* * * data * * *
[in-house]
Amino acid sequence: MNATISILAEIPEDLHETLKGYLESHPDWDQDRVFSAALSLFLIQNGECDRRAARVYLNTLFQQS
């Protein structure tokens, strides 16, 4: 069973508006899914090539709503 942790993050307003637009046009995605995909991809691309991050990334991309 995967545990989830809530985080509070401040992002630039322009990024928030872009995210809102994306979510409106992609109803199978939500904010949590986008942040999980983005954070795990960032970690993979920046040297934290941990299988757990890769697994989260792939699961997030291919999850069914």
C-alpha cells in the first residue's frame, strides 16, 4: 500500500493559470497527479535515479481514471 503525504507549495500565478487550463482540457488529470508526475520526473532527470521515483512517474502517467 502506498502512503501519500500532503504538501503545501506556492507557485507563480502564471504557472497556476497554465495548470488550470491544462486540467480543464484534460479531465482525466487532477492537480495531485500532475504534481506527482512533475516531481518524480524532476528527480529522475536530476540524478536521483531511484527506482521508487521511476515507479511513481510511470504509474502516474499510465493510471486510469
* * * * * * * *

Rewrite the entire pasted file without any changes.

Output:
[in-house]
Amino acid sequence: MNATISILAEIPEDLHETLKGYLESHPDWDQDRVFSAALSLFLIQNGECDRRAARVYLNTLFQQS
């Protein structure tokens, strides 16, 4: 069973508006899914090539709503 942790993050307003637009046009995605995909991809691309991050990334991309 995967545990989830809530985080509070401040992002630039322009990024928030872009995210809102994306979510409106992609109803199978939500904010949590986008942040999980983005954070795990960032970690993979920046040297934290941990299988757990890769697994989260792939699961997030291919999850069914």
C-alpha cells in the first residue's frame, strides 16, 4: 500500500493559470497527479535515479481514471 503525504507549495500565478487550463482540457488529470508526475520526473532527470521515483512517474502517467 502506498502512503501519500500532503504538501503545501506556492507557485507563480502564471504557472497556476497554465495548470488550470491544462486540467480543464484534460479531465482525466487532477492537480495531485500532475504534481506527482512533475516531481518524480524532476528527480529522475536530476540524478536521483531511484527506482521508487521511476515507479511513481510511470504509474502516474499510465493510471486510469